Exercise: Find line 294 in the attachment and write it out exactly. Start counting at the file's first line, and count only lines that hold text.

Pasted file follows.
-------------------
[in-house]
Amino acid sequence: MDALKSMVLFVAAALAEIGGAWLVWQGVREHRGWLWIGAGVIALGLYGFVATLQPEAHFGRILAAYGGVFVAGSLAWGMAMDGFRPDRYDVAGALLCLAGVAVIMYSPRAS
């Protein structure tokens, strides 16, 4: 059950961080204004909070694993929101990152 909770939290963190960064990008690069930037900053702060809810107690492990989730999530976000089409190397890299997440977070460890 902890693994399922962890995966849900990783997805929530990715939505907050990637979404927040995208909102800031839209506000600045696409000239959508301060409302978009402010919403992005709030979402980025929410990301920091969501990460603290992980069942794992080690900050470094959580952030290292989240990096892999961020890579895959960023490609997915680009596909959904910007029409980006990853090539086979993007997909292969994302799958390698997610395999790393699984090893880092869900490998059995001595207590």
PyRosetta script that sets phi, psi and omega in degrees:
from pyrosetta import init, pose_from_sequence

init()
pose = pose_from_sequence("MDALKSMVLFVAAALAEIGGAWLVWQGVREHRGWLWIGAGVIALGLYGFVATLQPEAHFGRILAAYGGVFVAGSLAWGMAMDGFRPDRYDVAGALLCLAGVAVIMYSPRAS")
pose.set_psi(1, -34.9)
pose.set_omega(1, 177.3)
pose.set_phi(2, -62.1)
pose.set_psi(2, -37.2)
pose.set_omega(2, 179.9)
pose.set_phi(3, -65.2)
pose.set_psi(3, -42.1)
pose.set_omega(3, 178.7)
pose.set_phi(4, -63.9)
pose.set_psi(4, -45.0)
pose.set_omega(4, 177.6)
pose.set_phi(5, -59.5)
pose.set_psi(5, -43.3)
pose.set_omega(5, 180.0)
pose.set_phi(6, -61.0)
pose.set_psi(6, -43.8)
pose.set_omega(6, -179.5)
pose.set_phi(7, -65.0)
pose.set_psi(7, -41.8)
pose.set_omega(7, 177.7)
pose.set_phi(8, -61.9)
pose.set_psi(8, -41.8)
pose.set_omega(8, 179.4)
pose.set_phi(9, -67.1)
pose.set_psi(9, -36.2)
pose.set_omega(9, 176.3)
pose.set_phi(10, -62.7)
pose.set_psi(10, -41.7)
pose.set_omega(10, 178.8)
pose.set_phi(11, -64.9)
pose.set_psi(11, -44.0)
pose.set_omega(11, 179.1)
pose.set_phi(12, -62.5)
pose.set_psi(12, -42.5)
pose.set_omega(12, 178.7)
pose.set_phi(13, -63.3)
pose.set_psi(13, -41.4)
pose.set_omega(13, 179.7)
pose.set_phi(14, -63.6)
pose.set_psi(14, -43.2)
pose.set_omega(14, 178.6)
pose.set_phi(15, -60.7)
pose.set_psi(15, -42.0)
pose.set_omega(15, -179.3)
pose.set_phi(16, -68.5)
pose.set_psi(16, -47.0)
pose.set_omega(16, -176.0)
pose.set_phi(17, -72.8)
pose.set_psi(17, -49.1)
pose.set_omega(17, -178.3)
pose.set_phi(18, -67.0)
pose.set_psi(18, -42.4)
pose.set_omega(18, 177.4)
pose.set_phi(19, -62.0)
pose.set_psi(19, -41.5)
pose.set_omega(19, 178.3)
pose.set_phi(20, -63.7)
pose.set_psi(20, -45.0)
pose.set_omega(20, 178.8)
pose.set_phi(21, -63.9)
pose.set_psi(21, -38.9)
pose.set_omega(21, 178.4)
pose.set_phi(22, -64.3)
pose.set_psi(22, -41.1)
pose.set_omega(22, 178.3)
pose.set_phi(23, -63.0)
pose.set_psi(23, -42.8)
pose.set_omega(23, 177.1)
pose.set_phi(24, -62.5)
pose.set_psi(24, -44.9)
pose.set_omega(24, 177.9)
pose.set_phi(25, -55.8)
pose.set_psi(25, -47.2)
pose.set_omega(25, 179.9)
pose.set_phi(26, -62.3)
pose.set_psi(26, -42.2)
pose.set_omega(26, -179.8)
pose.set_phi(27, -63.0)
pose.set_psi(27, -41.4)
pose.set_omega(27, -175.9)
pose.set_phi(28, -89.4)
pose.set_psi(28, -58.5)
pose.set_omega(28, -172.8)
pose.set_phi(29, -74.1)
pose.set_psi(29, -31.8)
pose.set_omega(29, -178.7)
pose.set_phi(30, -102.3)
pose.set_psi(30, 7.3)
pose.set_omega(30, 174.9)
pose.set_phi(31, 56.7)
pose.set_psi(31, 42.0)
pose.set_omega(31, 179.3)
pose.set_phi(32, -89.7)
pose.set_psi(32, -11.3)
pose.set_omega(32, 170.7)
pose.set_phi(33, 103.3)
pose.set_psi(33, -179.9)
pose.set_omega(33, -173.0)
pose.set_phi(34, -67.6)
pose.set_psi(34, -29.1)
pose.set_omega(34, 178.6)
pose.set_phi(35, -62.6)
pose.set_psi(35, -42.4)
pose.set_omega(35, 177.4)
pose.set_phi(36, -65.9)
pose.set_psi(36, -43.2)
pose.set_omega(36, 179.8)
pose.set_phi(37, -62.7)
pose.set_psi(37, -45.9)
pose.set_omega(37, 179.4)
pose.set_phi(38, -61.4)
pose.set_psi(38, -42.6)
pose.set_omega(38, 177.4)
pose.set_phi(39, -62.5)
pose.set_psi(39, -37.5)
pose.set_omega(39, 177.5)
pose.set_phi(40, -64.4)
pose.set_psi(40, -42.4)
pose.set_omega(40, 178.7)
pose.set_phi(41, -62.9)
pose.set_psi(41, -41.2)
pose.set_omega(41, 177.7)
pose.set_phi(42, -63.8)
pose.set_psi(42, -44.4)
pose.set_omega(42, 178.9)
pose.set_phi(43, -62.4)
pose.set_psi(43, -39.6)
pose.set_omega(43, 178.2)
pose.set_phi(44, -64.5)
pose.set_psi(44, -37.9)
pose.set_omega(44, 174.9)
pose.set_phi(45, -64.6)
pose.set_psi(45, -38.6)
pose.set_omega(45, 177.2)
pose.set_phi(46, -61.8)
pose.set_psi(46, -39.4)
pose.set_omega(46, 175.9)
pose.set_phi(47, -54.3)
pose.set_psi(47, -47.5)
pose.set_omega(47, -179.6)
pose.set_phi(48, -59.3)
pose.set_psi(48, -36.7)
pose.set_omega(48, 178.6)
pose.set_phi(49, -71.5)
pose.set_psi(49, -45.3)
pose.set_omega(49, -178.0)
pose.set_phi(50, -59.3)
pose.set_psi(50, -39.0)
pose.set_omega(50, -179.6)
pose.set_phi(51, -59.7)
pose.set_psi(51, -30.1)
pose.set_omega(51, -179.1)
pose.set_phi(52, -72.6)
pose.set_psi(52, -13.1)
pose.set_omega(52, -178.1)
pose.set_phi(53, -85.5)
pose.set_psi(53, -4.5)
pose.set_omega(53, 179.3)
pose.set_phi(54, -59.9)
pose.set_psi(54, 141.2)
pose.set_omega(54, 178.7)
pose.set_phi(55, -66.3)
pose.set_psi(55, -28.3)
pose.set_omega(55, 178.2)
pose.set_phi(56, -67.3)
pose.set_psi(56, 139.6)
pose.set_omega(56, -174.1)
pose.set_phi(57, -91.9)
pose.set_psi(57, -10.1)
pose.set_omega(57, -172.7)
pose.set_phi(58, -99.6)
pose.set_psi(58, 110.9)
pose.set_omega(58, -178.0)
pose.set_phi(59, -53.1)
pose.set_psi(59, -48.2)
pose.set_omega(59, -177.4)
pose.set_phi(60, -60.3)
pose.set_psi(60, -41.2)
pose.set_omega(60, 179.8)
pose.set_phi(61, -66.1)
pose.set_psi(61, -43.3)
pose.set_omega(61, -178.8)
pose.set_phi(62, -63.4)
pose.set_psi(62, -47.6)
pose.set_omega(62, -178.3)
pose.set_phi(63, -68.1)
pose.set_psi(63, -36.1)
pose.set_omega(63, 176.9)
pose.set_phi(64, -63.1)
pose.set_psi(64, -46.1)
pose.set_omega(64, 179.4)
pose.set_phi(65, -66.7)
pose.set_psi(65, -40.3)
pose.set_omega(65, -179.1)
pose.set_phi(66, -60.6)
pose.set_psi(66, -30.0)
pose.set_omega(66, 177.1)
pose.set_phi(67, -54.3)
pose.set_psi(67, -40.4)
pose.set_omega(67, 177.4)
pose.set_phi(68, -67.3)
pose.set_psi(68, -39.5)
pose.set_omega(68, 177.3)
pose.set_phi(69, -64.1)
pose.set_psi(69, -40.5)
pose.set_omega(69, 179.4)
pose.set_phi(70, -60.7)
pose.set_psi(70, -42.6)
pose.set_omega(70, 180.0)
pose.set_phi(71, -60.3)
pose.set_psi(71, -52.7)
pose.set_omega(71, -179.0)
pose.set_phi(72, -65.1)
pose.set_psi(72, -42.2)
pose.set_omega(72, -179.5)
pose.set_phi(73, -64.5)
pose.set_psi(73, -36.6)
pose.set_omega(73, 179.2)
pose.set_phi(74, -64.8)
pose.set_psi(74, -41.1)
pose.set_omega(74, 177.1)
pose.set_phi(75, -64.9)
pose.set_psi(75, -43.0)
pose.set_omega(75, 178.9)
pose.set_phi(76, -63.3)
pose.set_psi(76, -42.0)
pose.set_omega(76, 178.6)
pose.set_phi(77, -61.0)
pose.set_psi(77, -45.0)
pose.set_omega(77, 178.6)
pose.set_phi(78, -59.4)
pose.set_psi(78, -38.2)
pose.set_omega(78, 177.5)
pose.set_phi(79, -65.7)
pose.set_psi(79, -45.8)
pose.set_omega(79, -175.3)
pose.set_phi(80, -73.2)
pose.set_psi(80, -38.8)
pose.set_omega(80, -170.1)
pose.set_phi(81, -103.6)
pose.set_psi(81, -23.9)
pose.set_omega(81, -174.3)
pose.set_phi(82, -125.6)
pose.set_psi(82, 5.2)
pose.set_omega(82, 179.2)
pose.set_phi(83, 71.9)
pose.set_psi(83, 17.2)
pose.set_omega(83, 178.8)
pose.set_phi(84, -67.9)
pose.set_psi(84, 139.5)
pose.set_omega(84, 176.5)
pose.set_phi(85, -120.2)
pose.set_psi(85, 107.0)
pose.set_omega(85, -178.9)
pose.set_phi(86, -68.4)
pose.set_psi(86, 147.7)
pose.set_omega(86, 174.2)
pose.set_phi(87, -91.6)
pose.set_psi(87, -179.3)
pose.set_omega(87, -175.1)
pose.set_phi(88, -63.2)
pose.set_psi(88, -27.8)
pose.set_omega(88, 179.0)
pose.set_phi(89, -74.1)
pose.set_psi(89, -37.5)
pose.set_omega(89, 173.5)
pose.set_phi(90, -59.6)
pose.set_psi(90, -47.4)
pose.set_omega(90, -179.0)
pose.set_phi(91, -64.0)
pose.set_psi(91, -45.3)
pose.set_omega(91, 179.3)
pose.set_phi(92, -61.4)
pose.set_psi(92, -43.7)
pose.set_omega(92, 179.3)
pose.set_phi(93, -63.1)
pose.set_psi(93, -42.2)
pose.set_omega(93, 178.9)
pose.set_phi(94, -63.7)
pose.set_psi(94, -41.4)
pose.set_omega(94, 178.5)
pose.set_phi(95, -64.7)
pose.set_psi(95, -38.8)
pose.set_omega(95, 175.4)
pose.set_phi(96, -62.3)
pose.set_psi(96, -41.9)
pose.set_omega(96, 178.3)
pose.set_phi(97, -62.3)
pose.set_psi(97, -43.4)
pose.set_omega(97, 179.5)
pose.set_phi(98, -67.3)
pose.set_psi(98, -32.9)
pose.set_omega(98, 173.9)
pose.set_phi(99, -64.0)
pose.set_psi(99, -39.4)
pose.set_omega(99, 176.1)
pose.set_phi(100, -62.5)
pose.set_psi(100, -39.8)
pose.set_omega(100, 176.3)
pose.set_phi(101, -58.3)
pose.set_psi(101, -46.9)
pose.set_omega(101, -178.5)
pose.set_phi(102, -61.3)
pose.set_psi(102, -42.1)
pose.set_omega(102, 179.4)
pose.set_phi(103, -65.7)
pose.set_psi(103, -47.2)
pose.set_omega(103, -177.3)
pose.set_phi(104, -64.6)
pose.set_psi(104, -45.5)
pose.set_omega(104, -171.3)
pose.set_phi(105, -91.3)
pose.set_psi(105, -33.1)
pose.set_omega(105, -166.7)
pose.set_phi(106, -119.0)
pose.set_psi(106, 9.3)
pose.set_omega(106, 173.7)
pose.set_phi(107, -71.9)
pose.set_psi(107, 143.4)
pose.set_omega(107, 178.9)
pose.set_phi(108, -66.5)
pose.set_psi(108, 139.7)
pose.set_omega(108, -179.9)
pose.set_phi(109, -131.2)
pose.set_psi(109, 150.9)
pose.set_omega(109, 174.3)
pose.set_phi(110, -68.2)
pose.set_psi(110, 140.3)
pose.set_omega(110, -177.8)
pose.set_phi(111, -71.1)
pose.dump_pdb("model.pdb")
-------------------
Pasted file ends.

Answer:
pose.set_omega(96, 178.3)